Gallina and his team believed that downtown needs retail, so the building included retail space on Main Street. It also included space for a restaurant or bar to have entertainment – jazz, maybe – and outdoor dining. Offices would have decks or patios so people could go outside, all of that designed to help invigorate Main Street and downtown.

Gallina is convinced – and outside advisers to the city agree – that downtown needs more owner-occupied housing units. "People want to come downtown," he says "but people want to buy."



Right now, home ownership within the Inner Loop is only about 4 percent, says Gallina, "We want people to invest and people do want to invest. But what we got now is all rental. That’s a big concern."

"People want to come downtown," he says, "but people want to buy. They want something that’s theirs, and we found that to be a big hole."

"It was always about what this community needs," Gallina says. "It’s been well-documented that we need retail. We need people on the street. Lovely has talked about how we need people on the street. So we recognize that and we agree."

Gallina already has condominiums in the works, on the top five floors of the Metropolitan, which also houses commercial space and apartments. And he's convinced that "they’ll fly off the shelves."
"We’ve had a lot of interest," he says.

"The last component," Gallina says, "which I personally feel is just as important as any of them, is greenspace."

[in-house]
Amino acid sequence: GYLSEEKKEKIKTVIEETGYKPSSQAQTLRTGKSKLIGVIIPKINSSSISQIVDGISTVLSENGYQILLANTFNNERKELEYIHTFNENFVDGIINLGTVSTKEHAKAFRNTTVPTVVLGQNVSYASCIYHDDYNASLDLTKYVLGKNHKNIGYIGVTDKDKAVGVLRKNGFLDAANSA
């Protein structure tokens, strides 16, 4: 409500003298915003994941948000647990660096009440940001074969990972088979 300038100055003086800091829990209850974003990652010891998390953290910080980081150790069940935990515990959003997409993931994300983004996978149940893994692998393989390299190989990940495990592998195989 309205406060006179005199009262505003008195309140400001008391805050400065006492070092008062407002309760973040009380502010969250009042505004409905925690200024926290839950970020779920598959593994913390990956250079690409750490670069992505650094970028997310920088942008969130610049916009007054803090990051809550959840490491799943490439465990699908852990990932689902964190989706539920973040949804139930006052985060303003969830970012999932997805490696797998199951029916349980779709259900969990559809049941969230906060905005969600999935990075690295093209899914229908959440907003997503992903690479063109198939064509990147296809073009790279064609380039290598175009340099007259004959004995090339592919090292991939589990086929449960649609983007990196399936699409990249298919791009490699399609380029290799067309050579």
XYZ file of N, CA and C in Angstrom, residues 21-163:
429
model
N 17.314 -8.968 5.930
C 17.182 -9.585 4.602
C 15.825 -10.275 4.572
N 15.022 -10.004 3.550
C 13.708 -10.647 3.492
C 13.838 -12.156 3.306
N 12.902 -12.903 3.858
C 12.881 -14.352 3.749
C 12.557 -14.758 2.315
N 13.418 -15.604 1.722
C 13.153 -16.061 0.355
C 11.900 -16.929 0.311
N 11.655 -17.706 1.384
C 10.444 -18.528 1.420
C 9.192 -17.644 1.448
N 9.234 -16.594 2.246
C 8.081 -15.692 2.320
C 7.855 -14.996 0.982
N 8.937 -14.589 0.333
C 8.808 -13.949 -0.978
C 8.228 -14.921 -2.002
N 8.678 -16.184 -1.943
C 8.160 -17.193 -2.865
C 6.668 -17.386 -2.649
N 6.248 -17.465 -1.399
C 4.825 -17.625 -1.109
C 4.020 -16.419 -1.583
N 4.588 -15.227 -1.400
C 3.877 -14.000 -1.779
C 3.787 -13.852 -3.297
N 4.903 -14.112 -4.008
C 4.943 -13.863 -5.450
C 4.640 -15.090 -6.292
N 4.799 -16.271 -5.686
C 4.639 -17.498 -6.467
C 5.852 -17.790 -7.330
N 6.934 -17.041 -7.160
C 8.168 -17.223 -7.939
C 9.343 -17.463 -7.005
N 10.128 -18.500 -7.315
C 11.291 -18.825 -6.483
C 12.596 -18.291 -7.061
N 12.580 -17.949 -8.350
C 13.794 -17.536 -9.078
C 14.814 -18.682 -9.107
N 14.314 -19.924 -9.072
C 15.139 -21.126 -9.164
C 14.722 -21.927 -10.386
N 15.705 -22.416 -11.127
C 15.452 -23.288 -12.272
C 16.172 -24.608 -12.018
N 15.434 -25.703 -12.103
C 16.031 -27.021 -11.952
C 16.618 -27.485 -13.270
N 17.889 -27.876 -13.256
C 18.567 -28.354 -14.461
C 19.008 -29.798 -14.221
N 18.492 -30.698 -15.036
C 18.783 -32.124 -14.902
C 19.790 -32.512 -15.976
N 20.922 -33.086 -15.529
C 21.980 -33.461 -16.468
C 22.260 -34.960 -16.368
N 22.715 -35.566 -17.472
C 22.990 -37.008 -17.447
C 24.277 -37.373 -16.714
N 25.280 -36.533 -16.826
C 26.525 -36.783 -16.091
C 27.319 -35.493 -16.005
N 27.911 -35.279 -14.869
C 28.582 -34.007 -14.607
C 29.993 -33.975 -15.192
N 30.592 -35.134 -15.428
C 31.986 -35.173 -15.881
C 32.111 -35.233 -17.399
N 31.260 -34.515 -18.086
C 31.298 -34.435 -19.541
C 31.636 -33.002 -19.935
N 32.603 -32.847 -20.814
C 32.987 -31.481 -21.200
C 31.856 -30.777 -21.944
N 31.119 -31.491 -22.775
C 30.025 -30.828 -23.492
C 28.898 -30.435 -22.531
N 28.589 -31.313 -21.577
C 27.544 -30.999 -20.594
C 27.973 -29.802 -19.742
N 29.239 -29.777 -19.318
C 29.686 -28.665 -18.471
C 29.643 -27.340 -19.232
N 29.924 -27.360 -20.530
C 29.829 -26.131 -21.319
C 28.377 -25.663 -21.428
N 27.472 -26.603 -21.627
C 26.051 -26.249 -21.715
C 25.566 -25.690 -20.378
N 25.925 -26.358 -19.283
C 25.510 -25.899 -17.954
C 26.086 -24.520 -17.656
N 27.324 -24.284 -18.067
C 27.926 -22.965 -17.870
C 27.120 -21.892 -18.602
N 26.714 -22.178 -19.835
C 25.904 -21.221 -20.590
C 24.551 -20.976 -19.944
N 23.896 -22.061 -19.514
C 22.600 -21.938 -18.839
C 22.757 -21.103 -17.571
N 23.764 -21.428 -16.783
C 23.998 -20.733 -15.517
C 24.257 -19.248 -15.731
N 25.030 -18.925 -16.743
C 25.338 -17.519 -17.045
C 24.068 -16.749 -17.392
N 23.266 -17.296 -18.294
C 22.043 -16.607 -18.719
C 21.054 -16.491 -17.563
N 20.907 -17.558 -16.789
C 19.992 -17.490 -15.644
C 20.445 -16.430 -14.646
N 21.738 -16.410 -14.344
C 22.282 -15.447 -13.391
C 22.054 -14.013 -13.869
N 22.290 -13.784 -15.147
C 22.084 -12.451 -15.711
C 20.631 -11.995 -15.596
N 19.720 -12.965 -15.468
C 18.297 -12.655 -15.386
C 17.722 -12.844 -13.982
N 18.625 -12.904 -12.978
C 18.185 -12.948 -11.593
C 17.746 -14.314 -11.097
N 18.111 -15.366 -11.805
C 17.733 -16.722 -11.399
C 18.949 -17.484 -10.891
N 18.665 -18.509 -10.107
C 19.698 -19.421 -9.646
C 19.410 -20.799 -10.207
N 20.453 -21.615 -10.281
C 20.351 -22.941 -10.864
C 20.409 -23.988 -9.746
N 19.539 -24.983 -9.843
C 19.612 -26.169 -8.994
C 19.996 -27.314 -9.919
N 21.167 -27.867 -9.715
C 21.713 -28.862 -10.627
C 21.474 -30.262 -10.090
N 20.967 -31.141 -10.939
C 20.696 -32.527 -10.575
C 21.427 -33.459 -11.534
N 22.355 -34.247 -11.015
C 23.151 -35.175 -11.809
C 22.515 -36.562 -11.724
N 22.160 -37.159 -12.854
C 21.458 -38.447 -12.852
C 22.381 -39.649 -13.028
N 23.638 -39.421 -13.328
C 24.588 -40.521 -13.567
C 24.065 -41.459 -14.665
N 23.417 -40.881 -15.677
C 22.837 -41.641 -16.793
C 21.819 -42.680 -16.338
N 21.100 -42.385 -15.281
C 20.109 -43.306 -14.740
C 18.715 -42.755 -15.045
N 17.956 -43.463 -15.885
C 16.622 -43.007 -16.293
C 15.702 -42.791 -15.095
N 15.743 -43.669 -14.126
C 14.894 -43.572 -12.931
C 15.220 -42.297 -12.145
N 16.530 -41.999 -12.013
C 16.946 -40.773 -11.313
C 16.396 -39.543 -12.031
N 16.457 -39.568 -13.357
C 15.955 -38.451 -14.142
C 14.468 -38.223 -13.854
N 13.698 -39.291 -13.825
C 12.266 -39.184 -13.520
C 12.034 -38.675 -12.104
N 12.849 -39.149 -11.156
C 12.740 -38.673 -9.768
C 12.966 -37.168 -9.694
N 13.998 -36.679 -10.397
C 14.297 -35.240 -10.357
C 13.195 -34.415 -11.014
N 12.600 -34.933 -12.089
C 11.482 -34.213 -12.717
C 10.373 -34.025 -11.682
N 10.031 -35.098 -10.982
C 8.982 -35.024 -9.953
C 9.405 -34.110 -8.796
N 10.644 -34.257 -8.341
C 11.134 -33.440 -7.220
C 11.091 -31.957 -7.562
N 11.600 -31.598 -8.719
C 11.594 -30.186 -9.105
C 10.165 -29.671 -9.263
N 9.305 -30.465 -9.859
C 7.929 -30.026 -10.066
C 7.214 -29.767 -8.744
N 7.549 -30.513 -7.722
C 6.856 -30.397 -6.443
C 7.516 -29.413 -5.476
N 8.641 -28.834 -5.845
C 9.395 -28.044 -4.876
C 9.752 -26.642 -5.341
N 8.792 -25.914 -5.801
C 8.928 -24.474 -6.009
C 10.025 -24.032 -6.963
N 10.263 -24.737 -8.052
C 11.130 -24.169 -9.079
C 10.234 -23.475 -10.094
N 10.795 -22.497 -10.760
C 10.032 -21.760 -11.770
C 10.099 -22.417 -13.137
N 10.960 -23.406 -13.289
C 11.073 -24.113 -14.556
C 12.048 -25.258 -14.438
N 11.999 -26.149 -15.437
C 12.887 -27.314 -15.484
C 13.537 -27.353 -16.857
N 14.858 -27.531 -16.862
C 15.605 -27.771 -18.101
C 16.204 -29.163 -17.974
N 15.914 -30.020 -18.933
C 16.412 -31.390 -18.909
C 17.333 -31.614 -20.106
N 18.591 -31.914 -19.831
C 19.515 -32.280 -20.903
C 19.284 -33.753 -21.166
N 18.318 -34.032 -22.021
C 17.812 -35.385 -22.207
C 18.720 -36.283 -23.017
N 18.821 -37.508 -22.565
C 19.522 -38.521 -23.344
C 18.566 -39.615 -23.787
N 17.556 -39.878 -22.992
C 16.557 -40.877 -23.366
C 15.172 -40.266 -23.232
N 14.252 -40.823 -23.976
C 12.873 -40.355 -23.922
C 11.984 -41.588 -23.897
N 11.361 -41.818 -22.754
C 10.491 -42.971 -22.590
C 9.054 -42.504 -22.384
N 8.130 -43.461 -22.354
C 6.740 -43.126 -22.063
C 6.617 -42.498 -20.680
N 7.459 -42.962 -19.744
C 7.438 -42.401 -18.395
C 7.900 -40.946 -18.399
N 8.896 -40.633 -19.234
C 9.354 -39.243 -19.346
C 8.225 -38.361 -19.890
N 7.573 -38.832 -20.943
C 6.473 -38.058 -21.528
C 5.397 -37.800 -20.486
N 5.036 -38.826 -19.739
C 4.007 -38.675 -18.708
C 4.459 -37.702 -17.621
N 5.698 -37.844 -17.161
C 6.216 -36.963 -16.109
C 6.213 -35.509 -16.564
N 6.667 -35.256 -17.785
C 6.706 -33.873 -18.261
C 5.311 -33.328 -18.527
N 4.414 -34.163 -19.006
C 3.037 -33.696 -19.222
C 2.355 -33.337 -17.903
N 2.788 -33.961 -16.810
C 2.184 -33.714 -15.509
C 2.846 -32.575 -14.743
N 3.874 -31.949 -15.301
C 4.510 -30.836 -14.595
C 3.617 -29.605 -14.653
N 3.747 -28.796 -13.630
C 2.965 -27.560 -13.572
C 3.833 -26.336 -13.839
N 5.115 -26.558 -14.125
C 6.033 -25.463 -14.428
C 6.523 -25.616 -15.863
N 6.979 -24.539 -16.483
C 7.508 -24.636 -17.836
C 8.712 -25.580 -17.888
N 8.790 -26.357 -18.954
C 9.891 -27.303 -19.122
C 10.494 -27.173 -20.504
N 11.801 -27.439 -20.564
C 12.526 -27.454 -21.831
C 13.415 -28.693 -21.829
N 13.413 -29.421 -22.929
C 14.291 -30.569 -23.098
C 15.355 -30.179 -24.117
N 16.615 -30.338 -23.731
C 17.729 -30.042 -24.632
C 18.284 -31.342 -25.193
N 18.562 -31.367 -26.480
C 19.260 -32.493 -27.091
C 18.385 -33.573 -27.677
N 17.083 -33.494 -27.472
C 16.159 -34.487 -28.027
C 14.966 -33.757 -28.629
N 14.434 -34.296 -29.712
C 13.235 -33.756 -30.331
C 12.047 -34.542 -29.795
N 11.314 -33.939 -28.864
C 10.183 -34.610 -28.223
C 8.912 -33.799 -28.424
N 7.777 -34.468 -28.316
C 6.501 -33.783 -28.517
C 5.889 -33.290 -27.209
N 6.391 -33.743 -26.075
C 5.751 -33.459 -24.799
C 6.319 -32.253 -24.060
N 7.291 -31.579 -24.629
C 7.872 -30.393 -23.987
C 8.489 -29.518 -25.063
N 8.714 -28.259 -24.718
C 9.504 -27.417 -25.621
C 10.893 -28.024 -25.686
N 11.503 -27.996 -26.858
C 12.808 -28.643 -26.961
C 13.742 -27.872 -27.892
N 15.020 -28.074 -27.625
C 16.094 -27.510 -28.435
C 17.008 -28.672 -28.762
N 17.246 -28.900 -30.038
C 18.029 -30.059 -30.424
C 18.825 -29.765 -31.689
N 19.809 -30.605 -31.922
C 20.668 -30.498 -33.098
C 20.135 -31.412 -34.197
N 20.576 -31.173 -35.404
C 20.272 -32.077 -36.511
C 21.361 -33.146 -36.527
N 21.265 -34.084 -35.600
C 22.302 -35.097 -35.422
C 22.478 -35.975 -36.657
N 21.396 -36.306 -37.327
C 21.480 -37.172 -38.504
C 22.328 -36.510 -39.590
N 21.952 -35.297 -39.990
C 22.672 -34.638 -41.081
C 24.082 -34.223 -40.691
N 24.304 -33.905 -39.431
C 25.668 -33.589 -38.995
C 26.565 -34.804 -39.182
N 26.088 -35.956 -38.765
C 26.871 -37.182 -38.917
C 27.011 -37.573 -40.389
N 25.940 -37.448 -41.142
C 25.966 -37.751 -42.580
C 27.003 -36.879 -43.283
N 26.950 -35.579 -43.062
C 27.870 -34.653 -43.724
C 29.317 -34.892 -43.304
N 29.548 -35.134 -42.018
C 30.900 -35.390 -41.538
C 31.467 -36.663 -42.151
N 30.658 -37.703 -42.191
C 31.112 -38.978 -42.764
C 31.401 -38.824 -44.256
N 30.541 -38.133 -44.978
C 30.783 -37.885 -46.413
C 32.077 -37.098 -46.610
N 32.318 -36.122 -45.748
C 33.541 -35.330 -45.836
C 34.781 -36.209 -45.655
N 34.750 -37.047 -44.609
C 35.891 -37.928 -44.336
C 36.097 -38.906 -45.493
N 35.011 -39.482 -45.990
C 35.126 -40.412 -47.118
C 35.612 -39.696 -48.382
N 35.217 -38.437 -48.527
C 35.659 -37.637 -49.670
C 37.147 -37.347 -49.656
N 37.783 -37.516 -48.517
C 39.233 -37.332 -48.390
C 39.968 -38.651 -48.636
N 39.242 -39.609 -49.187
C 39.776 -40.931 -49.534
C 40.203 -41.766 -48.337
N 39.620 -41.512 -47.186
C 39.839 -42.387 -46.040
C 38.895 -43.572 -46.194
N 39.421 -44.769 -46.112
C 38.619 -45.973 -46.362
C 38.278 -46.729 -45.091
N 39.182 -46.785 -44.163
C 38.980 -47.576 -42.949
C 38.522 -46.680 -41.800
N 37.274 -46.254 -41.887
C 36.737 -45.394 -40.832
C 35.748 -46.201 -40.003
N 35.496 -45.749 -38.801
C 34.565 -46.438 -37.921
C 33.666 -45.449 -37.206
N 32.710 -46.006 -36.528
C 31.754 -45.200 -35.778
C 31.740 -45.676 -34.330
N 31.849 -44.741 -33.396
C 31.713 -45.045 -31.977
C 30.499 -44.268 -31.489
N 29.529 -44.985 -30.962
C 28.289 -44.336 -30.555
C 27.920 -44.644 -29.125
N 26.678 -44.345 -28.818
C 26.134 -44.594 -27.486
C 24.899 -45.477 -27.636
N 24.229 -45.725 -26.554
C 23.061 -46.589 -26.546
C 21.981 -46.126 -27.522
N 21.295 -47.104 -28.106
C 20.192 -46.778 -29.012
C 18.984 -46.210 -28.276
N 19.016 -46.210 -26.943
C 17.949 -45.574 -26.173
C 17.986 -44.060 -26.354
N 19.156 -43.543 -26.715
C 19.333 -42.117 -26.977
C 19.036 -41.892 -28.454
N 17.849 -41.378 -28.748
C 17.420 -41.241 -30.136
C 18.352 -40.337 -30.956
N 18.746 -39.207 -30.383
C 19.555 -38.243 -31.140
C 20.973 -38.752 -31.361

Gallina's proposal included open space behind his building, facing Tower 280, to be used as an urban park. Although Gallina would have paid the city $1 million, he would have given the green back for community use.

Both the Fringe Festival and the Xerox International Jazz Festival have staged events on Parcel 5, drawing massive crowds. - PHOTO BY PETER PARTS, COURTESY OF THE XEROX ROCHESTER INTERNATIONAL JAZZ FESTIVAL
  • PHOTO BY PETER PARTS, COURTESY OF THE XEROX ROCHESTER INTERNATIONAL JAZZ FESTIVAL
  • Both the Fringe Festival and the Xerox International Jazz Festival have staged events on Parcel 5, drawing massive crowds.
While the mayor never announced that she had chosen Gallina's project, she had made that decision.
What happened?

To make the numbers work, Gallina needed some help both from the city and the state. "The biggest thing was we asked the state for some financial support for the parking garage," Gallina says.